The emphasis of our programs is teaching local history, although some of the programs are of regional or general interest, and some are musical. The presenters are generally drawn from the local area although we have utilized the New York Council for the Humanities ‘”Speakers in the Humanities” program and other outside speakers from time to time.
Our programs are held in the Charlotte Valley Presbyterian Church in East Meredith, beginning at 7 p.m. on the first Thursday of the month unless otherwise stated. All programs are free to the public.
We actively collect photographs, documents, and other historical artifacts relevant to Meredith’s history. Samples of the items that have been donated to us during the past two years can be found on this website under the category “Collections > Recent Donations.” At the present time there are approximately 4,000 objects in our collection.
In 2009, the town of Meredith gave the historical society custodianship of its historical collection. The town’s collection, which contains over 3,000 objects, is now the largest segment of our collection. It consists primarily of photographs and other historic documents and records, although there are also a number of 3-D objects.
Computerized Data Base
Almost everything in our collection is digitized and the images are stored in a computerized data base using a program called, “CollectionMaker.” This software was developed for us by Bob Rosen, a member of our society. We believe this software has many advantages over commercially available software for small historical societies. Its main attributes are that data entry is much more efficient, the powerful search engine is easier to use, and with everything digitized, documents can be easily read via the computer without pulling boxes from the archive, and all documents and photographs can be printed or copied directly from the computer.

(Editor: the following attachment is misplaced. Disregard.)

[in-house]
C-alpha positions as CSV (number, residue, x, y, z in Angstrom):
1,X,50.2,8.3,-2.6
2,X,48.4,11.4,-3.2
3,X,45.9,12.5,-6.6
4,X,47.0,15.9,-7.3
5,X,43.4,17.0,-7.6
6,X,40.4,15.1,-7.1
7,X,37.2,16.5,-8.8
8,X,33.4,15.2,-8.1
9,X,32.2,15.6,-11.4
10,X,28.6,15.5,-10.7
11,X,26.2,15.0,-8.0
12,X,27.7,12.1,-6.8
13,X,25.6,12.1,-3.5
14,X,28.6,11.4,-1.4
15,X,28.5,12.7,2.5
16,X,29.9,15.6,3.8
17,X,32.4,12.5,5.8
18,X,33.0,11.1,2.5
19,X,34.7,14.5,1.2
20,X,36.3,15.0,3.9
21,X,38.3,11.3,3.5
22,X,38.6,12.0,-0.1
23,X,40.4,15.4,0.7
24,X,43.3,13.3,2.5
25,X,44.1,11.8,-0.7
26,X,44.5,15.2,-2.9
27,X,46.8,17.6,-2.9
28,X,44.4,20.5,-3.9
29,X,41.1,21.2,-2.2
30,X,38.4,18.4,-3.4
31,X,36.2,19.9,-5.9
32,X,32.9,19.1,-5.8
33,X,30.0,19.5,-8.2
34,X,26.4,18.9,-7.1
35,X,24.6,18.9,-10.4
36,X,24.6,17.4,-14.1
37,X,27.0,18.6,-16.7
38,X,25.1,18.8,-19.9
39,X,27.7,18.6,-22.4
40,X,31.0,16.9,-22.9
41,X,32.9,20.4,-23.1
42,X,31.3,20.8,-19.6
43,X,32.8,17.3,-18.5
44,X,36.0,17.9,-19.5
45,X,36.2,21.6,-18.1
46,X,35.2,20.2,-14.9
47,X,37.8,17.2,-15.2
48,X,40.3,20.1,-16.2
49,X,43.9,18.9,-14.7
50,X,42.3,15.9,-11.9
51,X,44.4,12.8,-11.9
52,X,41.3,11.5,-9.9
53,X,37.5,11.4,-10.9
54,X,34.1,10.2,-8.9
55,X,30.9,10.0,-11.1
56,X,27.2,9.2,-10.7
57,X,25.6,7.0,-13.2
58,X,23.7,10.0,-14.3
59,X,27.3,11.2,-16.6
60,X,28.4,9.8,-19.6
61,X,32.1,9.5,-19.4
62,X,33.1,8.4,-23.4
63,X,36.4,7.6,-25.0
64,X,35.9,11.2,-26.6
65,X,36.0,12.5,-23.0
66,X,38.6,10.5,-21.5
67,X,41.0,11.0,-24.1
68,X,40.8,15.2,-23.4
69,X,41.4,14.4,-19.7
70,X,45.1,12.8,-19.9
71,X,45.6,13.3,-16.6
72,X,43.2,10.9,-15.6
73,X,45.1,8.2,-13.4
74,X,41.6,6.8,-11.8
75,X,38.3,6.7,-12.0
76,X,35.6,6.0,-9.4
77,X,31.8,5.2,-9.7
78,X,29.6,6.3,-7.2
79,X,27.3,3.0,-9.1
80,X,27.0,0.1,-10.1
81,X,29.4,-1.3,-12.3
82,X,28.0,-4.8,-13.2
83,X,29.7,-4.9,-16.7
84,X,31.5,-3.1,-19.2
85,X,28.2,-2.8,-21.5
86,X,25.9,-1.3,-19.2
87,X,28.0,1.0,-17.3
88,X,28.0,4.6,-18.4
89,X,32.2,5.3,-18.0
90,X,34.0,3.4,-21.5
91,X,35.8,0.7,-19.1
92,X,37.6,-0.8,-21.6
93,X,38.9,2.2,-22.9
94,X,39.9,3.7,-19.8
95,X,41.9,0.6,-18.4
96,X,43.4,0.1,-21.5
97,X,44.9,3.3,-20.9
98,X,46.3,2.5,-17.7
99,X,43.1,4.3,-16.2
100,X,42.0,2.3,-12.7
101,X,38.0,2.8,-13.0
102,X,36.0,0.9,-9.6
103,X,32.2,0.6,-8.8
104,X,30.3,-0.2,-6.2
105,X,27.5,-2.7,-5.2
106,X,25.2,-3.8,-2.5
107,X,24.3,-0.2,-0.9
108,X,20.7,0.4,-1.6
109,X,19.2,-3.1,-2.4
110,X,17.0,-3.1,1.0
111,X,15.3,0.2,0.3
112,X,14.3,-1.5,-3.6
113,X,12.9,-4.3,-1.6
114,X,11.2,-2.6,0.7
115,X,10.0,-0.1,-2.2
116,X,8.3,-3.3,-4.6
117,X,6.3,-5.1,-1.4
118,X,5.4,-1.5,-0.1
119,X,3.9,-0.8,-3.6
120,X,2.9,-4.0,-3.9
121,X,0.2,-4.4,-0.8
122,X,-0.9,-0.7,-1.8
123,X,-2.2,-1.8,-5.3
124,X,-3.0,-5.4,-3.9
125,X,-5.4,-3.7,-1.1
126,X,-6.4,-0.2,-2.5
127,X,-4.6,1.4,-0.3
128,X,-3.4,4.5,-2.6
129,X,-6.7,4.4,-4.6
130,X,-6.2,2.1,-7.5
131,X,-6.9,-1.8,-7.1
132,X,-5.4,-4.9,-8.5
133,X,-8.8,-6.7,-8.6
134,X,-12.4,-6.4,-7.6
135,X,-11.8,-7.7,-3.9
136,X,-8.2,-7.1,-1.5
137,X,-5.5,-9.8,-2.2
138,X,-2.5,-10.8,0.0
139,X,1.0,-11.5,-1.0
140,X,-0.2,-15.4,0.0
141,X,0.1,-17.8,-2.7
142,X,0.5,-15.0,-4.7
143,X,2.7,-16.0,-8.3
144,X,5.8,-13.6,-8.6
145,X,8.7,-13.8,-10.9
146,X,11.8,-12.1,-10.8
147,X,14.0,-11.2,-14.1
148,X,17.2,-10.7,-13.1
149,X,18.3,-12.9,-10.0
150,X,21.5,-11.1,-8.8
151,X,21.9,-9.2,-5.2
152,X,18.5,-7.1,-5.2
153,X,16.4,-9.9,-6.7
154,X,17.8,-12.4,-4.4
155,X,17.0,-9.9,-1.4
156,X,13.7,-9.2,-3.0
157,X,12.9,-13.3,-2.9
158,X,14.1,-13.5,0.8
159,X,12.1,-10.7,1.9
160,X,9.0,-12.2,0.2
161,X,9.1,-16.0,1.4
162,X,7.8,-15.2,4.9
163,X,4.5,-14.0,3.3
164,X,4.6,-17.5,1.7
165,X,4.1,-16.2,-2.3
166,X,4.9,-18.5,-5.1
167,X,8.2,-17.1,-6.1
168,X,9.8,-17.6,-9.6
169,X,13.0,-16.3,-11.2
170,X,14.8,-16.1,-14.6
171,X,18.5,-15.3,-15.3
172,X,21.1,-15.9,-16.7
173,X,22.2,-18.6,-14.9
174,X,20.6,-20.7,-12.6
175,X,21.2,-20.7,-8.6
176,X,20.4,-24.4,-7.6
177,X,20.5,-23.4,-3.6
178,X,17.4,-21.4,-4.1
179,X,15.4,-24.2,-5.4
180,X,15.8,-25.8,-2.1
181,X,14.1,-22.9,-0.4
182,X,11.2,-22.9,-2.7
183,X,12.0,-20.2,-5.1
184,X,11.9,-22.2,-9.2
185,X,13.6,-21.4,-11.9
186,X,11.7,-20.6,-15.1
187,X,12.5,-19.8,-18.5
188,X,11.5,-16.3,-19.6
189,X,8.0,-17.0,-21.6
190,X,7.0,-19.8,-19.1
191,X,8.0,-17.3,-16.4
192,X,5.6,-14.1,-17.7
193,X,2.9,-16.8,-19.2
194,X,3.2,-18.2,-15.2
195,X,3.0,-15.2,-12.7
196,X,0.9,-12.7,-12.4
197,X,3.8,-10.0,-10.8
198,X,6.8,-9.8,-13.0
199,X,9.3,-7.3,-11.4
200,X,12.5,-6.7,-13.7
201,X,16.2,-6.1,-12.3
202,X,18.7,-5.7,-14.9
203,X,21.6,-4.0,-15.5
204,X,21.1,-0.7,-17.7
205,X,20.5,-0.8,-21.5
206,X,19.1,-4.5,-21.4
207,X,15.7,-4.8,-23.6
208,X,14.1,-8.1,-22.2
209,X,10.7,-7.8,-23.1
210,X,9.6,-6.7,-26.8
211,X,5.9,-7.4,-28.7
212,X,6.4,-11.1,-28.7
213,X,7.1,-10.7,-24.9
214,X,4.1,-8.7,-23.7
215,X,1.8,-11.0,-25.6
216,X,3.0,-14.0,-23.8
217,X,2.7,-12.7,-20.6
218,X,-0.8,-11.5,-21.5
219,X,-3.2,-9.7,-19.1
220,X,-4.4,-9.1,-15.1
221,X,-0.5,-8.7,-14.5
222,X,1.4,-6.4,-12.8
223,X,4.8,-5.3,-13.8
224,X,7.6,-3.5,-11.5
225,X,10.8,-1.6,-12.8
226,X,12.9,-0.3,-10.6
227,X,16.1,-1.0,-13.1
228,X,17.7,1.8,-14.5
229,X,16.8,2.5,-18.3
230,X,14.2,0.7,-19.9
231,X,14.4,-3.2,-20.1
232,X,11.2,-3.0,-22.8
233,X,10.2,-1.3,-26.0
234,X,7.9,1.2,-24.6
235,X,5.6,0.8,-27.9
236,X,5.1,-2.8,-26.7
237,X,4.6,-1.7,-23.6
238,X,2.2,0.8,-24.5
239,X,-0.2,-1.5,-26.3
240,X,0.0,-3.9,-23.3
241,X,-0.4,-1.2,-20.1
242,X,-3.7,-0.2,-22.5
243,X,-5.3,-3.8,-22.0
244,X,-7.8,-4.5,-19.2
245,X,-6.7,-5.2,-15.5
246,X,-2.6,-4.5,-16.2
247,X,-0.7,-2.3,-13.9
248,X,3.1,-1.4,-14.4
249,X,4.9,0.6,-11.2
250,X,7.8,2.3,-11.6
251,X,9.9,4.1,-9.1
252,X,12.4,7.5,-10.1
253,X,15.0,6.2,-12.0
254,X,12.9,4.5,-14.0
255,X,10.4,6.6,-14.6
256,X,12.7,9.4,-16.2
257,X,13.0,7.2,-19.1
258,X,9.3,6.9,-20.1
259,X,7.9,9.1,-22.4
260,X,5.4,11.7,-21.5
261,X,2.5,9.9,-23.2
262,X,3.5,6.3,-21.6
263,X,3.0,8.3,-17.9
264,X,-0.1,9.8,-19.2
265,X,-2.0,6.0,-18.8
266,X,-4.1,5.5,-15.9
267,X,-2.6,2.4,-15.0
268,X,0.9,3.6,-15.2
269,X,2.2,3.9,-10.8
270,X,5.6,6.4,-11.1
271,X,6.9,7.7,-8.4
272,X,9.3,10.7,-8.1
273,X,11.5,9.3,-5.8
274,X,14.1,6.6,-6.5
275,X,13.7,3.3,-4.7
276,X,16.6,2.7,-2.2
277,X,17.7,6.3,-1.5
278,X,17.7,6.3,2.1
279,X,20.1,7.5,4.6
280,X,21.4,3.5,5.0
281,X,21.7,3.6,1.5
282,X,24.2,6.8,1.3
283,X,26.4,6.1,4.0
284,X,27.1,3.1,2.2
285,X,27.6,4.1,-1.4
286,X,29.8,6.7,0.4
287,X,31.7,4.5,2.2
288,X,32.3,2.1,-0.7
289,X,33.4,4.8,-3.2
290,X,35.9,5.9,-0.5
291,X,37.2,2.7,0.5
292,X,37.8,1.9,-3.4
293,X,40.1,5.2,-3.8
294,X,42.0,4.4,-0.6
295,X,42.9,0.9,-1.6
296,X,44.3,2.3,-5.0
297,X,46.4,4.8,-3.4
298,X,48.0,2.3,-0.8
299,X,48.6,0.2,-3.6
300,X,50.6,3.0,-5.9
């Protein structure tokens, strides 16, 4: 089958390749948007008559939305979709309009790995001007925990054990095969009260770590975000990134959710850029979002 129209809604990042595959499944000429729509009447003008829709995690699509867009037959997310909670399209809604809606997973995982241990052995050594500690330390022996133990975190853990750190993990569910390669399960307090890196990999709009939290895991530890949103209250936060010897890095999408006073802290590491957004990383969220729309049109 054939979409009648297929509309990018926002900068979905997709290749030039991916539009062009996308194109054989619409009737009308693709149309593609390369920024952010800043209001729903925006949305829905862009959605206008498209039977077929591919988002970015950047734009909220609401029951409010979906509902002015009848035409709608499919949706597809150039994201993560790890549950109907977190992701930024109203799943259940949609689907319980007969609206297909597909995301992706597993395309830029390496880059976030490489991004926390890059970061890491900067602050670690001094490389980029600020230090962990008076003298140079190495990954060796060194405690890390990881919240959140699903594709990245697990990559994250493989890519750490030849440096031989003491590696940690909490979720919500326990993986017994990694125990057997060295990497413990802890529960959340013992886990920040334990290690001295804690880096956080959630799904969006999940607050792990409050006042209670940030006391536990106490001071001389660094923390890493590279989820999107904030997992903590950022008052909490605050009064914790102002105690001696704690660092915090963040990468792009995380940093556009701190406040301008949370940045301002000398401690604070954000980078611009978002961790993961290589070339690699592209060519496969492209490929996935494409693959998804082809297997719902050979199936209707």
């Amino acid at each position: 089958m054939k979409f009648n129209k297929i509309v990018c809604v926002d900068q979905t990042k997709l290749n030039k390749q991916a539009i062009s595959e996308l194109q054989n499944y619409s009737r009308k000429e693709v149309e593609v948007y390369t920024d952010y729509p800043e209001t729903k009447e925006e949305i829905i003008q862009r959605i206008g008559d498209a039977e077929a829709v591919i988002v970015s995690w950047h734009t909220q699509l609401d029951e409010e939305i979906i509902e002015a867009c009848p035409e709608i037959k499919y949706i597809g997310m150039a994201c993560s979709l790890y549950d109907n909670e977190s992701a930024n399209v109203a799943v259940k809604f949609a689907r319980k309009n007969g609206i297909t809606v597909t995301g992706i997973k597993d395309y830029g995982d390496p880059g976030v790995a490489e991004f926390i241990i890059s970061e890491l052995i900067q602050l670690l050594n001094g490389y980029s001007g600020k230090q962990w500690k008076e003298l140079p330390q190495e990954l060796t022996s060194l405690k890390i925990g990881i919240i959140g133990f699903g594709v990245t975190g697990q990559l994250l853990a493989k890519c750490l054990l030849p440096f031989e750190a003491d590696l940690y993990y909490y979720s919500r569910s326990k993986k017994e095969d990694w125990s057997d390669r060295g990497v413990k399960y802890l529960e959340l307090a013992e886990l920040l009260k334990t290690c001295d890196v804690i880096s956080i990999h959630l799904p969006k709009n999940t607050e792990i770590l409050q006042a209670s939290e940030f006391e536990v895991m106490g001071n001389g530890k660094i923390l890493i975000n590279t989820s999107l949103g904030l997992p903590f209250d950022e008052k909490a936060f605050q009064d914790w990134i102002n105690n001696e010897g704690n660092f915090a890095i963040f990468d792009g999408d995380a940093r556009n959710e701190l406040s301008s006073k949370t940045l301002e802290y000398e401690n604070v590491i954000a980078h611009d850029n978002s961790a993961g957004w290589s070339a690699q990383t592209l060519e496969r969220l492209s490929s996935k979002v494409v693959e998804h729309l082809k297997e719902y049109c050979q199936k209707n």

Thus, researchers can have complete access to our data base from our laptop computer, where they can view, read, and make copies of anything in our collection without ever having to sort through archival boxes.
Meredith Historical Society has grown to approximately 140 members. Approximately one third of our members live outside the local area.
Meredith Historical Society is financially stable. By keeping our overhead low, we are able to generate sufficient funds through memberships, donations, an annual stipend from the Bert Santora Memorial Trust Fund, and our fundraising efforts to meet our operating expenses and add to our building fund each year. At the present time, there is more than $45,000 in this fund.
Our primary fundraiser is an annual pie auction held in April. We receive excellent support from the community and raised $1,000 in 2009, $2,000 in 2010, and $1,200 in 2011.
Tax Exempt Status
Meredith Historical Society applied for and was granted tax exempt status under section 501(c)(3) of the Internal Revenue Code on August 30, 2006.
We have applied for and received three grants from the Bert Santora Memorial Trust. In 2009, we received a $4,500 grant to purchase portraits of Issac and Deborah Burr painted by in 1853. In 2010, we received a $2,500 grant to establish a computerized data base and in 2011, we received a $4,200 grant to develop this web site.